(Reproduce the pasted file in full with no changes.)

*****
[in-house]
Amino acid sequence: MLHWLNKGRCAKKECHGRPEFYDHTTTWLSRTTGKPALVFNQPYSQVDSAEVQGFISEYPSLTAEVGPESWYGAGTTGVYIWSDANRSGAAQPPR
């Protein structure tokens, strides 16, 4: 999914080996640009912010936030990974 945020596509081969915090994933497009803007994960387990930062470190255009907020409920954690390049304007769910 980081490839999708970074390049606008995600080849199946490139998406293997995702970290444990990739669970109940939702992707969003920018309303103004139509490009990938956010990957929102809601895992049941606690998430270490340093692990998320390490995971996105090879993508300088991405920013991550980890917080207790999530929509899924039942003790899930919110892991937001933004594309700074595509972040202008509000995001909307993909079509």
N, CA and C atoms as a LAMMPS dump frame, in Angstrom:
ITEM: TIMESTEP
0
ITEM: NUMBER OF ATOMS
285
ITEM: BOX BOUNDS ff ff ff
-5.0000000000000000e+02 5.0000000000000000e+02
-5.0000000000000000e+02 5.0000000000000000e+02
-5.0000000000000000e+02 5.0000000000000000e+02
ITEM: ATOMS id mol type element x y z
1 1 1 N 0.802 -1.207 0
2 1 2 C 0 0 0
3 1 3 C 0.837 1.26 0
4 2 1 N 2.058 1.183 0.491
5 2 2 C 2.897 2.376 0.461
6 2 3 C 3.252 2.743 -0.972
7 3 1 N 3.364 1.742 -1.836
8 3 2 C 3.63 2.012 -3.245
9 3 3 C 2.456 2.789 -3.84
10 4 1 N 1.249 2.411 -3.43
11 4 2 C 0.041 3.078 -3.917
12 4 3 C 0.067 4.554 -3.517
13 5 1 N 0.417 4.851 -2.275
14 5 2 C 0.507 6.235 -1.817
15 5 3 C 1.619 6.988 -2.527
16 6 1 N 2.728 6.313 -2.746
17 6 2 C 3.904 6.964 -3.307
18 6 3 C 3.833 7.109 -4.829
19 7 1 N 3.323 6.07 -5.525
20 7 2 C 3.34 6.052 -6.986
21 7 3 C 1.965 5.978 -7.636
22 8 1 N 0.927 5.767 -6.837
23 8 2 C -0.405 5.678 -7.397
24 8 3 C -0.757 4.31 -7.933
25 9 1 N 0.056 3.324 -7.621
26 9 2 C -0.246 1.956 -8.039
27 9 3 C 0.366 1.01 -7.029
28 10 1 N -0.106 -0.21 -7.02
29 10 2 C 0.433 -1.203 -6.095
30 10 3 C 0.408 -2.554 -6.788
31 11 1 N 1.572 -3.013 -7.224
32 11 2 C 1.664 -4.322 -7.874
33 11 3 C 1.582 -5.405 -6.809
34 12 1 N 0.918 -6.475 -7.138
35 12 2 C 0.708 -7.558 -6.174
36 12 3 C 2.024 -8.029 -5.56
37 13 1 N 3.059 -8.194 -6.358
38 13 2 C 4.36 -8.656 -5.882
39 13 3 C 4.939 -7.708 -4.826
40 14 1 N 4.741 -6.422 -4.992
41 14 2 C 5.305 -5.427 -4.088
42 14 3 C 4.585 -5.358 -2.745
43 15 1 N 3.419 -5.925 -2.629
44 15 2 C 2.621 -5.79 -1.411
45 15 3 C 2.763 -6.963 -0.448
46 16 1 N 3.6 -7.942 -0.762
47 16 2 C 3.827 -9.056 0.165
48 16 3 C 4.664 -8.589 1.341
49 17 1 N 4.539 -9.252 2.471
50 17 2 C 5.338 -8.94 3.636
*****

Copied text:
[in-house]
Amino acid sequence: MLHWLNKGRCAKKECHGRPEFYDHTTTWLSRTTGKPALVFNQPYSQVDSAEVQGFISEYPSLTAEVGPESWYGAGTTGVYIWSDANRSGAAQPPR
């Protein structure tokens, strides 16, 4: 999914080996640009912010936030990974 945020596509081969915090994933497009803007994960387990930062470190255009907020409920954690390049304007769910 980081490839999708970074390049606008995600080849199946490139998406293997995702970290444990990739669970109940939702992707969003920018309303103004139509490009990938956010990957929102809601895992049941606690998430270490340093692990998320390490995971996105090879993508300088991405920013991550980890917080207790999530929509899924039942003790899930919110892991937001933004594309700074595509972040202008509000995001909307993909079509």
N, CA and C atoms as a LAMMPS dump frame, in Angstrom:
ITEM: TIMESTEP
0
ITEM: NUMBER OF ATOMS
285
ITEM: BOX BOUNDS ff ff ff
-5.0000000000000000e+02 5.0000000000000000e+02
-5.0000000000000000e+02 5.0000000000000000e+02
-5.0000000000000000e+02 5.0000000000000000e+02
ITEM: ATOMS id mol type element x y z
1 1 1 N 0.802 -1.207 0
2 1 2 C 0 0 0
3 1 3 C 0.837 1.26 0
4 2 1 N 2.058 1.183 0.491
5 2 2 C 2.897 2.376 0.461
6 2 3 C 3.252 2.743 -0.972
7 3 1 N 3.364 1.742 -1.836
8 3 2 C 3.63 2.012 -3.245
9 3 3 C 2.456 2.789 -3.84
10 4 1 N 1.249 2.411 -3.43
11 4 2 C 0.041 3.078 -3.917
12 4 3 C 0.067 4.554 -3.517
13 5 1 N 0.417 4.851 -2.275
14 5 2 C 0.507 6.235 -1.817
15 5 3 C 1.619 6.988 -2.527
16 6 1 N 2.728 6.313 -2.746
17 6 2 C 3.904 6.964 -3.307
18 6 3 C 3.833 7.109 -4.829
19 7 1 N 3.323 6.07 -5.525
20 7 2 C 3.34 6.052 -6.986
21 7 3 C 1.965 5.978 -7.636
22 8 1 N 0.927 5.767 -6.837
23 8 2 C -0.405 5.678 -7.397
24 8 3 C -0.757 4.31 -7.933
25 9 1 N 0.056 3.324 -7.621
26 9 2 C -0.246 1.956 -8.039
27 9 3 C 0.366 1.01 -7.029
28 10 1 N -0.106 -0.21 -7.02
29 10 2 C 0.433 -1.203 -6.095
30 10 3 C 0.408 -2.554 -6.788
31 11 1 N 1.572 -3.013 -7.224
32 11 2 C 1.664 -4.322 -7.874
33 11 3 C 1.582 -5.405 -6.809
34 12 1 N 0.918 -6.475 -7.138
35 12 2 C 0.708 -7.558 -6.174
36 12 3 C 2.024 -8.029 -5.56
37 13 1 N 3.059 -8.194 -6.358
38 13 2 C 4.36 -8.656 -5.882
39 13 3 C 4.939 -7.708 -4.826
40 14 1 N 4.741 -6.422 -4.992
41 14 2 C 5.305 -5.427 -4.088
42 14 3 C 4.585 -5.358 -2.745
43 15 1 N 3.419 -5.925 -2.629
44 15 2 C 2.621 -5.79 -1.411
45 15 3 C 2.763 -6.963 -0.448
46 16 1 N 3.6 -7.942 -0.762
47 16 2 C 3.827 -9.056 0.165
48 16 3 C 4.664 -8.589 1.341
49 17 1 N 4.539 -9.252 2.471
50 17 2 C 5.338 -8.94 3.636